Jonathan Aitken: The way we treat prisoners creates a conveyor belt of crime

A system based on punishment rather than rehabilitation won't work

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As a former prisoner I recognise better than most that people in prison, and I include myself, are there because they deserve to be locked up. Some need to be there for the safety of society and some need to be there to be punished – and the loss of their liberty is a fair punishment for a lot of people.

But most offenders inside Britain's prisons are low on the scale of criminality and if we are interested in reducing offending rates and getting people into law-abiding lifestyles, which currently we could hardly be doing a worse job of, then we need to consider reform.

We have a system in which two thirds of prisoners are re-offending within two years. When you think that this is a prison system upon which we spend nearly £20bn a year, it's a very poor return. Because our system is based on punishment rather than rehabilitation, we are simply creating a permanent conveyor belt of crime and offending, which in turn leads to prison overcrowding.

People released from prison end up back there because they are not helped to integrate back into society. The best way to do that is for them to get a job, but our current legislation only allows for criminal records to be expunged after at least 10 years.

It makes it impossible for former prisoners to get jobs because if they are given an interview they are forced to admit that they have a criminal record. No one will then employ them, and they are dragged back into a life of crime.

No one is suggesting that people who have committed sex offences or have committed serious or violent crimes such as murder or rape should not have to disclose their criminal past. But depending on things such as age and seriousness of offence, this rule could be relaxed.

I think that in the case of a young prisoner who has committed a minor offence the time period for expunging a criminal record could be as little as two years. This would mean that they could make a fresh start when they have served their time and would be able to apply for jobs without having to mention the fact that they have a criminal record. It is a similar system to the Second Chance Act brought in in the United States last year under the sponsorship of Joe Biden. I see no reason why it can't work here.

I have not gone soft on crime just because I have been in prison, but I am the first to admit that if I were to look up some of the speeches I used to make as a right-of-centre Tory backbencher back in the 1970s, I know they would make me blush. I used to call for tougher sentences and say things like, "Life should mean life". I do not think I ever went as far as to say, "Lock them up and throw away the key", but I was from that school of thought.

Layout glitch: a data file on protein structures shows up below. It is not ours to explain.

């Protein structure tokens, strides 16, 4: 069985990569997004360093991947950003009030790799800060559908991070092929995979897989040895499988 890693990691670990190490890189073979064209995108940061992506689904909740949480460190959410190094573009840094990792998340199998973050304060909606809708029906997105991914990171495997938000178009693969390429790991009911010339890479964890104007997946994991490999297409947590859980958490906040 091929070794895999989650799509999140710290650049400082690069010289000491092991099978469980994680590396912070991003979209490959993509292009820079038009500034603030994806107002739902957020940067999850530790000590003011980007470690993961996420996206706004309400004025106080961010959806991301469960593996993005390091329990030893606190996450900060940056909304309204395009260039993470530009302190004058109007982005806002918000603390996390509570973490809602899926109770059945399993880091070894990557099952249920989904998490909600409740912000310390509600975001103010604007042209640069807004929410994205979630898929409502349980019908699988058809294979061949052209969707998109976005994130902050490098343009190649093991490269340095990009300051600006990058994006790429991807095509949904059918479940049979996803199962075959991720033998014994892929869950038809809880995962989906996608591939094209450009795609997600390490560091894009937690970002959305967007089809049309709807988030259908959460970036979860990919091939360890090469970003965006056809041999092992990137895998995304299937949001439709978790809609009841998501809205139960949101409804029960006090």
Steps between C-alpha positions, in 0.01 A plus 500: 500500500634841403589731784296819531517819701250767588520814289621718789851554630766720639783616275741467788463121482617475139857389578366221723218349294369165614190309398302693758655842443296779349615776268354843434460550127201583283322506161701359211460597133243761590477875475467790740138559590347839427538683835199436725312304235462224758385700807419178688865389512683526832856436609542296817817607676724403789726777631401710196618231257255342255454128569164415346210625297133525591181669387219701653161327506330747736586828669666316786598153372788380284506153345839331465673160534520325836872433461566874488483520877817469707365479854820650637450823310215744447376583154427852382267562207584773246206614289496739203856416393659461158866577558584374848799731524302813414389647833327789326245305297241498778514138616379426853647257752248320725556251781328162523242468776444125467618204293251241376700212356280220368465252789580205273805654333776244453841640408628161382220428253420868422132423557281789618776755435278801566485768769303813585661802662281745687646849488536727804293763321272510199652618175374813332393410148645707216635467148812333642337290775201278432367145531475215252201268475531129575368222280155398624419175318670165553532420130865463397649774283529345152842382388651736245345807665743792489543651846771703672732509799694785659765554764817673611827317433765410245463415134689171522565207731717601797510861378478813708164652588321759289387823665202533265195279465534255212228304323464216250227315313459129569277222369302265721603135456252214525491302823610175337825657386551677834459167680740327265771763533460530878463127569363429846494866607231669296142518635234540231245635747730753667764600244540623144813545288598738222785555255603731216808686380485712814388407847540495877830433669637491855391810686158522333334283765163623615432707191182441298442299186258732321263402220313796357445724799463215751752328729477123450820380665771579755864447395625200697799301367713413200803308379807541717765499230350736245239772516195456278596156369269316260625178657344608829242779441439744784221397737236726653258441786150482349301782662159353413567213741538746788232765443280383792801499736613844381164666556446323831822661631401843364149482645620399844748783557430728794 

With hindsight, I now realise that this is an unintelligent way to think if you are at all interested in reducing offending rates and rehabilitating people after they have paid their debt to society.

In Holloway Prison in north London it costs £52,000 a year to house women inmates, the majority of whom are not dangerous prisoners and could easily be kept in community homes. At £300 a week as opposed to £1,000, not only would this be cheaper, but it would go a long way to enabling these women to re-join society. They would be closer to their families and would have the opportunity to look for and apply for jobs. That would be a much better system.

I do not want to make excuses for my crime. I have always accepted that what I did was wrong and that I deserved to be sent to prison for it. I have never complained about my prison sentence. But when I came out I had plenty of problems. I did not have a bank account and I was not allowed a credit card for a very long time. It was because, in the eyes of the bank, I was a criminal.

It was not until I could prove that I was committed to earning an honest living that they gave allowed me a credit card. I had a difficult re-entry period during which I found it very difficult to get started again and I fully concede that I would have found it a lot easier than most people.

The sad fact is that the deficiencies in our system are making it difficult for prisoners to reintegrate into society and instead they are leading people back to a life of crime. This will continue to be the case unless we look at reform. We need to move away from retribution and towards rehabilitation.



Jonathan Aitken is a former Conservative MP who was imprisoned for perjury. His report, 'Locked Up Potential', for the Centre for Social Justice, is published today. He was speaking to Mark Hughes

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